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The question is very straight: is it fastest to access a byte than a bit? If I store 8 booleans in a byte will it be slower when I have to compare them than if I used 8 bytes? Why?

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This is micro-optimization gone mad. If you're working on a project where you really need to worry about things like the performance of bytes vs. bits (which might be legit in very real, but a very small fraction of specialized software), you should probably be coding an Assembler, with absolutely nothing between you and the processor. –  jefflunt Oct 16 '11 at 3:12
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FYI, it is probably faster to access a processor word than it is to access a byte or bit. E.g. (for many processors) a 32 bit numeric value. The fastest chunk to access at once depends on if you're talking about in-cache, in-memory, off the disk, off the wire, etc. There are a lot more factors than this, too. The question as asked is very broad, nearly as broad as computer science... –  Merlyn Morgan-Graham Oct 16 '11 at 3:22
    
@MerlynMorgan-Graham Indeed. I'd like to second the point that your question cannot be definitively answered as operations are optimized differently depending on hardware, purpose, and utility. –  mr.stobbe Oct 16 '11 at 3:33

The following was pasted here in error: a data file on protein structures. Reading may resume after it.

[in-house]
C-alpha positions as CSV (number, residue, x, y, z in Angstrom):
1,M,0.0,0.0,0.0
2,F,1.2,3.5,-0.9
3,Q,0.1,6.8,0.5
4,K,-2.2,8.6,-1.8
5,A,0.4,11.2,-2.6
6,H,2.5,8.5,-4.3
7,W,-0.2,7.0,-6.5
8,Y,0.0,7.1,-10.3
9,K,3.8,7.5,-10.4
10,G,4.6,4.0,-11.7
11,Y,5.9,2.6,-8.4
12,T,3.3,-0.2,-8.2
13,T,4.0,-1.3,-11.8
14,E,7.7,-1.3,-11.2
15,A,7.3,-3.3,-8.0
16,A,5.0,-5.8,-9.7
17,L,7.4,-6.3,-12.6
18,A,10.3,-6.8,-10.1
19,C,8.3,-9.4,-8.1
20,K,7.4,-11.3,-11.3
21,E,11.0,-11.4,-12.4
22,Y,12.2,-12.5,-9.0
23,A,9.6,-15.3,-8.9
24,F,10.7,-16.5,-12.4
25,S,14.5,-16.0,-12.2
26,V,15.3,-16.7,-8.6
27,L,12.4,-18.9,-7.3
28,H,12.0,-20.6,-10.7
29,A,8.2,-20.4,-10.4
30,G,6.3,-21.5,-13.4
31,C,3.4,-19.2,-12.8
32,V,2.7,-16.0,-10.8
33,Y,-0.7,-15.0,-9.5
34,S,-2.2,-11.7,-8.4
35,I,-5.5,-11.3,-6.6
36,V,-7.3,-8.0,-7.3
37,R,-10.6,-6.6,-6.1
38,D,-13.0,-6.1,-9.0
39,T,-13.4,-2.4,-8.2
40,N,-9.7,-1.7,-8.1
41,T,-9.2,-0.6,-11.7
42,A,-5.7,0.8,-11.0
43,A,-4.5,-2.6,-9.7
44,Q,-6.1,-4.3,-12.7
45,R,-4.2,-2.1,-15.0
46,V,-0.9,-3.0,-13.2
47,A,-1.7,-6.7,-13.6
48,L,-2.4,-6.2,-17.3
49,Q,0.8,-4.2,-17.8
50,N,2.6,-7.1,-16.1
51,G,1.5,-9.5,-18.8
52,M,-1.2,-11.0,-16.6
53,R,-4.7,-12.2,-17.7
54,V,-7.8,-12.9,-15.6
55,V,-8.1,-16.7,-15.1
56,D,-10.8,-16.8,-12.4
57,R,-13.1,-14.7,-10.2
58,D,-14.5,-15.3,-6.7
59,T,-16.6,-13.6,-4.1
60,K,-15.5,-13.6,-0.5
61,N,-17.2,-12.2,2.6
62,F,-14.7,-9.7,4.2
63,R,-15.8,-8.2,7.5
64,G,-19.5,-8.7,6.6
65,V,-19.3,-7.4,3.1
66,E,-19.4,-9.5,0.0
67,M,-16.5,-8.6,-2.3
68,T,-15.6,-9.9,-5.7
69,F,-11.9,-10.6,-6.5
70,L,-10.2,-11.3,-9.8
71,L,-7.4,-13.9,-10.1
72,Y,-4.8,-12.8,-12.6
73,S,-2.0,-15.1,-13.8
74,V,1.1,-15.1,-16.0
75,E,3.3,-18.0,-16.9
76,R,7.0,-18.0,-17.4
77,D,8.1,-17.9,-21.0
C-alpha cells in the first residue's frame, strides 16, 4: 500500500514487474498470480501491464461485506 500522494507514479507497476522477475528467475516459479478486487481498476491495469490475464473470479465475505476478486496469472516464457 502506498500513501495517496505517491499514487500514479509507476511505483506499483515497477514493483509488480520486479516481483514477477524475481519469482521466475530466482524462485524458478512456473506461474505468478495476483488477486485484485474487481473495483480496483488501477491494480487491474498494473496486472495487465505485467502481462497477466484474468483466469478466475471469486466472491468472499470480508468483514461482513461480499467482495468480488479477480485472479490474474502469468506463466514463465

@normalocity No it's not. First, it's education. That's never a bad thing. Second, if they want to optimize any kind of algorithm that deals with information at this level, it's an important question. Regardless of language (of which they didn't specify by the way). –  mr.stobbe Oct 16 '11 at 3:36
    
Whatever it is you're doing, stop it. Unless you're working on a project where nanosecond differences matter (which is unlikely) this isn't a question you need to be asking. Premature optimization is bad. –  Brian Roach Oct 16 '11 at 3:38
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5 Answers

Chances are no. The smallest addressable unit of memory in most machines today is a byte. In most cases, you can't address or access by bit.

In fact, accessing a specific bit might be even more expensive because you have to build a mask and use some logic.

EDIT:

Your question mentions "compare", I'm not sure exactly what you mean by that. But in some cases, you perform logic very efficiently on multiple booleans using bitwise operators if your booleans are densely packed into larger integer types.

As for which to use: array of bytes (with one boolean per byte), or a densely packed structure with one boolean per bit is a space-effiicency trade-off. For some applications that need to store a massive amount of bools, dense packing is better since it saves memory.

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The underlying hardware that your code runs on is built to access bytes (or longer words) from memory. To read a bit, you have to read the entire byte, and then mask off the bits you don't care about, and possibly also shift to get the bit into the ones position. So the instructions to access a bit are a superset of the instructions to access a byte.